A deal in China isn't done until the government says so

The Chinese government has blessed Zhejiang Geely Holding Group Co.'s purchase of Volvo from Ford Motor Co.

That means Volvo gets a new lease on life with a rising Chinese automaker, Geely gets a broader international footprint, and Ford gets to move on with its lean, simplified structure.

And we all get a lesson on how things work in China.

The Geely-Volvo deal offers a striking contrast to the proposed purchase of General Motors' Hummer brand by Sichuan Tengzhong Heavy Industrial Machinery Co. The Chinese government rejected the Hummer deal in February after it twisted in the wind for several months.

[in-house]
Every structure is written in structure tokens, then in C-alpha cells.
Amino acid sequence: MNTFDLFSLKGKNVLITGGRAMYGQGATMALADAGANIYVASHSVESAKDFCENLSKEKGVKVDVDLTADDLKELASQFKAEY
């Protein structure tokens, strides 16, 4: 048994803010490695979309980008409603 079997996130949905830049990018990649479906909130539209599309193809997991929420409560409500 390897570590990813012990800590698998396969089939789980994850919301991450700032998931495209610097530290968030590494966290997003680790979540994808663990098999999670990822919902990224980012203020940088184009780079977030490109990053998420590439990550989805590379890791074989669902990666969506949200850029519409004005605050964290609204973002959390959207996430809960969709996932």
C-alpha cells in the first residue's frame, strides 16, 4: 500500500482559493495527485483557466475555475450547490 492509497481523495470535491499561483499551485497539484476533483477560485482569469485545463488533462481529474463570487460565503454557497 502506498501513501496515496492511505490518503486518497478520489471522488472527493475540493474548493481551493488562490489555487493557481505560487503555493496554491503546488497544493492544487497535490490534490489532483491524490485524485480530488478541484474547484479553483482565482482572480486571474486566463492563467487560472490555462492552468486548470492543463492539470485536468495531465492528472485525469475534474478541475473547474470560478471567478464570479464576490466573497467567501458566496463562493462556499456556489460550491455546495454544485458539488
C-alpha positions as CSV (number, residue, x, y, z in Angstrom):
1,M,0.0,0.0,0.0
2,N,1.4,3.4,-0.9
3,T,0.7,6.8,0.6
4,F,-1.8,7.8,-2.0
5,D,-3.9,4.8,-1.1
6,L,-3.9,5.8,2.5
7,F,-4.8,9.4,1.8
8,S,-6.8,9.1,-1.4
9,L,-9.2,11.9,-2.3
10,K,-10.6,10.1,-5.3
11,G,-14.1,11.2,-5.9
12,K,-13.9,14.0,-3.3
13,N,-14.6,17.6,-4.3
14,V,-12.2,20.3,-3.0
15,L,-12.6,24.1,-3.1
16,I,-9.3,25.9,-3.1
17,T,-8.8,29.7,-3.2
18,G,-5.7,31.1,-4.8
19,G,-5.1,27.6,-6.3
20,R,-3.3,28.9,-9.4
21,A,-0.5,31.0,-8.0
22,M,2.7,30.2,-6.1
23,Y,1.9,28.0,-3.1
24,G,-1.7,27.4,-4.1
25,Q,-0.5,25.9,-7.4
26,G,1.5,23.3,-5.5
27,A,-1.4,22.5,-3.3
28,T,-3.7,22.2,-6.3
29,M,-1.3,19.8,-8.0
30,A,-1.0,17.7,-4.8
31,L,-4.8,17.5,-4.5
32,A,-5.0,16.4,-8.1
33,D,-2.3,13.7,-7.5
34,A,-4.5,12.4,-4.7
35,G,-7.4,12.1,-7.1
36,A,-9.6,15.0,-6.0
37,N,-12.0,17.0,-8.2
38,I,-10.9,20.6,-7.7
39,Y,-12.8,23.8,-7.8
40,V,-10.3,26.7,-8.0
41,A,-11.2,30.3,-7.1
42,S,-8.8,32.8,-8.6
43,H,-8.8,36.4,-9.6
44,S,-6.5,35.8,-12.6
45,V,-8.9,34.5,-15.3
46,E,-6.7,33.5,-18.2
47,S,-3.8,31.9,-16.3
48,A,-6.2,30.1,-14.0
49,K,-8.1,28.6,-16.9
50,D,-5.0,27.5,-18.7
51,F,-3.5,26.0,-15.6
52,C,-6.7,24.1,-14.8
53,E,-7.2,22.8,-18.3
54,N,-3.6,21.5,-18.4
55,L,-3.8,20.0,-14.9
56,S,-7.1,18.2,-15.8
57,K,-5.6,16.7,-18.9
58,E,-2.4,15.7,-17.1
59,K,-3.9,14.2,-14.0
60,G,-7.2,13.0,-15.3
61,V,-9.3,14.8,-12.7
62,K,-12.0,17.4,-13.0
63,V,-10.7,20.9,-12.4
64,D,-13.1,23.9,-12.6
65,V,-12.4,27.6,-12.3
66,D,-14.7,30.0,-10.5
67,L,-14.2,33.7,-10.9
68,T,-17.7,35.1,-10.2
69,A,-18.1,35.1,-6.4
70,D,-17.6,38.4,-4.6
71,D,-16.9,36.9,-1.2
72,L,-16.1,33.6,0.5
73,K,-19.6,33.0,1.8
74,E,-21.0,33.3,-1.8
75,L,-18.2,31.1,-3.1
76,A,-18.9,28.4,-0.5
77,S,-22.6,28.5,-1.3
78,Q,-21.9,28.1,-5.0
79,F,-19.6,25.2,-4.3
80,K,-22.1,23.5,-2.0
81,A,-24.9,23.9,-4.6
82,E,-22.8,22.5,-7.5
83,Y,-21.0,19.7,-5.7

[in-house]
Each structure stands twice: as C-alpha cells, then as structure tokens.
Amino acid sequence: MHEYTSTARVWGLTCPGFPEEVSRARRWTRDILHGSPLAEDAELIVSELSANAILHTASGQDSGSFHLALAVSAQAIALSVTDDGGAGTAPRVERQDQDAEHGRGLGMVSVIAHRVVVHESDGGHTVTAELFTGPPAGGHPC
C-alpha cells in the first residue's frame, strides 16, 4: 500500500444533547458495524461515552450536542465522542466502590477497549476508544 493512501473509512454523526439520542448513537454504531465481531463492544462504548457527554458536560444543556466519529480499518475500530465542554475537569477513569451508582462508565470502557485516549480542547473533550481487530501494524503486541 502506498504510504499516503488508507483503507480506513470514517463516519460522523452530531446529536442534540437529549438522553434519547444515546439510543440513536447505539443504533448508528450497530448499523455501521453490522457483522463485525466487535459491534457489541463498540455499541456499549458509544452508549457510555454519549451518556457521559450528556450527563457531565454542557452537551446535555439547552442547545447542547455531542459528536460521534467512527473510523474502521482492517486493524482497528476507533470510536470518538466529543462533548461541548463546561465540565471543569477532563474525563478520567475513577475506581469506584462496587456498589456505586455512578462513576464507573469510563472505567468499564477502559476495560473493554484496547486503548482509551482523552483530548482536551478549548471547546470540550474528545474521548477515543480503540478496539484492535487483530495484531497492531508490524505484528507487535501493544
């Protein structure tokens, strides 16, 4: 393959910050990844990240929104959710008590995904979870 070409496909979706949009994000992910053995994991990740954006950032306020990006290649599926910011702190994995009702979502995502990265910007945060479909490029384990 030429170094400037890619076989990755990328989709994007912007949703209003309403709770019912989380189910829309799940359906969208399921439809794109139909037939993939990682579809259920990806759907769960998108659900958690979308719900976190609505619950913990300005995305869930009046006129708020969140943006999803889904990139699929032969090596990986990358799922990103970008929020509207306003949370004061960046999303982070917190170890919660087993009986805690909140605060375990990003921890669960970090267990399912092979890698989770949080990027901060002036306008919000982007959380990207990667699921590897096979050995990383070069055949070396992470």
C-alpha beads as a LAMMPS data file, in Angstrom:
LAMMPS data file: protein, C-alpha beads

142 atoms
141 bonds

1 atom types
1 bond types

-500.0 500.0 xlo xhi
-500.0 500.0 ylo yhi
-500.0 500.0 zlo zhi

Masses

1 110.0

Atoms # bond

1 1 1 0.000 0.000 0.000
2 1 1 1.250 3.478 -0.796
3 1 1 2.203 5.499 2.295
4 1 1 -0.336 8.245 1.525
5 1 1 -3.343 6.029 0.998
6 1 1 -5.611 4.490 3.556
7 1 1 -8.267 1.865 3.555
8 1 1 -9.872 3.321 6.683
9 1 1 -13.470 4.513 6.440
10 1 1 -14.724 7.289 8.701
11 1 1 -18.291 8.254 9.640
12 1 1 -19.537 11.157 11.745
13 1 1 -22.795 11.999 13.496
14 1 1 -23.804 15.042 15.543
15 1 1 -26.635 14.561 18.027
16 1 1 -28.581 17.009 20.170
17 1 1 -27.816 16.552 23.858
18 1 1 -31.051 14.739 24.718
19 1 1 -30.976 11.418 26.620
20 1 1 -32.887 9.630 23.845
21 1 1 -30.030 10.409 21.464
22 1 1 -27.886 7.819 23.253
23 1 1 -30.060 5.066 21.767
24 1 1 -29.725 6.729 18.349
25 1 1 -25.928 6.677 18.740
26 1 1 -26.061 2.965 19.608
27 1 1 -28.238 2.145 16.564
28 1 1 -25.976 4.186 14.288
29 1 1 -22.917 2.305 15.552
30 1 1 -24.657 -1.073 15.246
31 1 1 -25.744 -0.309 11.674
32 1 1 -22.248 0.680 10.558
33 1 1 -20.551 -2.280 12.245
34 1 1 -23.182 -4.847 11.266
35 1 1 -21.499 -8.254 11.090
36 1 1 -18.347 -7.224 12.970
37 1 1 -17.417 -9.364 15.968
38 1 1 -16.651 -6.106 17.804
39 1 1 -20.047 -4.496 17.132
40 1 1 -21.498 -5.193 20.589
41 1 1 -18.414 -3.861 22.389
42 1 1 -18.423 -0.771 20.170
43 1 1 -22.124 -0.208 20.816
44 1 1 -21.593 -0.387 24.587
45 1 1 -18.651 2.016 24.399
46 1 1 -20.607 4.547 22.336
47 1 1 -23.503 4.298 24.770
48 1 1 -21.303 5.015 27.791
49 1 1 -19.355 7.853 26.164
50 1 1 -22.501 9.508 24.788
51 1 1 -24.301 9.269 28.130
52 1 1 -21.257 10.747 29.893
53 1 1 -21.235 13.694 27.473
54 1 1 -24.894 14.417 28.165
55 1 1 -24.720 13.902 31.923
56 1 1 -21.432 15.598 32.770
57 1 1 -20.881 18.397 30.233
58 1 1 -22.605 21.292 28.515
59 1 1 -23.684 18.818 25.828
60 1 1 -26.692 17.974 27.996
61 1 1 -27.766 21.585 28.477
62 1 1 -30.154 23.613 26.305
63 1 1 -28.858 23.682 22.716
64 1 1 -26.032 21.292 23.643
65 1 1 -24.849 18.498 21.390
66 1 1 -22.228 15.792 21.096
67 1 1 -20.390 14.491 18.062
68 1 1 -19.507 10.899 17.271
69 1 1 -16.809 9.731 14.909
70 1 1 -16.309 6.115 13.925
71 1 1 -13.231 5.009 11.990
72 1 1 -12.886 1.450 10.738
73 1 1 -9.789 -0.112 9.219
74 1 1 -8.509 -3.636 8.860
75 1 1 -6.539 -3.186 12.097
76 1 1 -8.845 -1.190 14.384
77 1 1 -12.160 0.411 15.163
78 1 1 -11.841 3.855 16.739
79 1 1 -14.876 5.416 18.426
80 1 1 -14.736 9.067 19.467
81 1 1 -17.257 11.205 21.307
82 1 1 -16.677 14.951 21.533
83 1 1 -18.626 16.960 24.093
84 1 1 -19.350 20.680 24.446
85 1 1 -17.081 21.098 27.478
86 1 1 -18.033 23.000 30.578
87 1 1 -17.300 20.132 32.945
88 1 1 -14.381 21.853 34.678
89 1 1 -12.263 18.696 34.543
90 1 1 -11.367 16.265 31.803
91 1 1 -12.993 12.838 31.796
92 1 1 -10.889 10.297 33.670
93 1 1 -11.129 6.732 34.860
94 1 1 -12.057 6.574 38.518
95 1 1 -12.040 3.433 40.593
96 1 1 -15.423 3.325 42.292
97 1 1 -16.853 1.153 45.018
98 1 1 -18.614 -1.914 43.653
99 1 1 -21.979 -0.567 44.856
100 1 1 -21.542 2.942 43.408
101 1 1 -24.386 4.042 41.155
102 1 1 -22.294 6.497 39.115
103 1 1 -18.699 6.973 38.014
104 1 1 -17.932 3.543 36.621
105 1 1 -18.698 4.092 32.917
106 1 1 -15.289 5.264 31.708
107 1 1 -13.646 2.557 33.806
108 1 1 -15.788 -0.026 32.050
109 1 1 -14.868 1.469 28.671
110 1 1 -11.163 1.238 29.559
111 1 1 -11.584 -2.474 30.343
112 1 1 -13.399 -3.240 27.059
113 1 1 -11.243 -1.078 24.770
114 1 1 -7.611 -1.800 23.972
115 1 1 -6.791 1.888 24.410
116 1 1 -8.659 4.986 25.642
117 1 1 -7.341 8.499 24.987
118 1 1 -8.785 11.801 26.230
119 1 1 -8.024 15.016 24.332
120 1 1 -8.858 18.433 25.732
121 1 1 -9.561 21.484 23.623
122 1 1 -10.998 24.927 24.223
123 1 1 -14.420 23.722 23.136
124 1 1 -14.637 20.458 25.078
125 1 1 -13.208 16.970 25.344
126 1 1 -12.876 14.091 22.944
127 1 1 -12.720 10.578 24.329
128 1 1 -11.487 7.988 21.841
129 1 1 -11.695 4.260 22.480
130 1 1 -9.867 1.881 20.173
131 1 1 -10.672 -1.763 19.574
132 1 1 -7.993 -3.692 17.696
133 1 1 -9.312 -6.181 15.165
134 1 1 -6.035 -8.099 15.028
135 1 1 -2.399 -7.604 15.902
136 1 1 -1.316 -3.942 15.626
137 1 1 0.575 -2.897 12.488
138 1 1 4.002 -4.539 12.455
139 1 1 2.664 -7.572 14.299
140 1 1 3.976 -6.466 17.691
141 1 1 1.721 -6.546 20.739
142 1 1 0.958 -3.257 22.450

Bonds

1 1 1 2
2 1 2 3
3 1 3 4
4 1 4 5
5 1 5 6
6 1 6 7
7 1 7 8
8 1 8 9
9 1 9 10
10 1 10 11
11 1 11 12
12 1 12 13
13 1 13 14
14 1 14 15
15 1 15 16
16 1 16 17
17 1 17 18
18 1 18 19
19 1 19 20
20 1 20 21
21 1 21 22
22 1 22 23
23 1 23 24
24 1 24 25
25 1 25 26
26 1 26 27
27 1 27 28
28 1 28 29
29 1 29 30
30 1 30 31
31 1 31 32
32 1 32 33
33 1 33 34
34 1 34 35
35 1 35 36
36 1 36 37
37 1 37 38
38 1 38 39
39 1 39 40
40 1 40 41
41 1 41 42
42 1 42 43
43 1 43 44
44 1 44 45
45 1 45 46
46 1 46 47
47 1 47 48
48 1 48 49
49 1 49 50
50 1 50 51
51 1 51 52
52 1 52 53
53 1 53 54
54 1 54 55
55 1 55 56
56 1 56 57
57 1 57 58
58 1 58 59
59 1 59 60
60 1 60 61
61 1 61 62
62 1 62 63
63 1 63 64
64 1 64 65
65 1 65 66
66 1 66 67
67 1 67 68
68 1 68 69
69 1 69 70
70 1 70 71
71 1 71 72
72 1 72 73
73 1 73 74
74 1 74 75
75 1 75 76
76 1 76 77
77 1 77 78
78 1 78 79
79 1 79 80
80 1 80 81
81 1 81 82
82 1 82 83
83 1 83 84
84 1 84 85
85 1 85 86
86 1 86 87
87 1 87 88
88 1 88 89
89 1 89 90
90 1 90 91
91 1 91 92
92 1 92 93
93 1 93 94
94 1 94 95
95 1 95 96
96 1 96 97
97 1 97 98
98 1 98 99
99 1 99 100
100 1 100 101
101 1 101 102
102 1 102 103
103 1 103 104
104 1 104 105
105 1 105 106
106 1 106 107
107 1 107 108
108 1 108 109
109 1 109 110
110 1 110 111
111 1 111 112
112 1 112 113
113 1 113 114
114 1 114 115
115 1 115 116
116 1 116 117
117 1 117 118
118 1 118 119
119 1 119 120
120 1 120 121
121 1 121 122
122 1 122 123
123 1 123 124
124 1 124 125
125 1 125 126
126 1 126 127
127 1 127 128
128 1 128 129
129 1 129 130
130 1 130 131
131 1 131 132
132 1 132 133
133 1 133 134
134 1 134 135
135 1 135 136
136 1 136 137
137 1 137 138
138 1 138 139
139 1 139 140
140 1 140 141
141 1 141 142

The rationale was somewhat murky. Perhaps Hummer was too much of a gas-guzzler? Perhaps Sichuan Tengzhong, a provincial maker of heavy equipment, wasn't on the government's list of favored automakers?

Hard to tell exactly, but one point was clear: When you sign a deal with a Chinese company, you don't really have a deal. You have a proposal to submit to the government, which will tell you if you have a deal or not.

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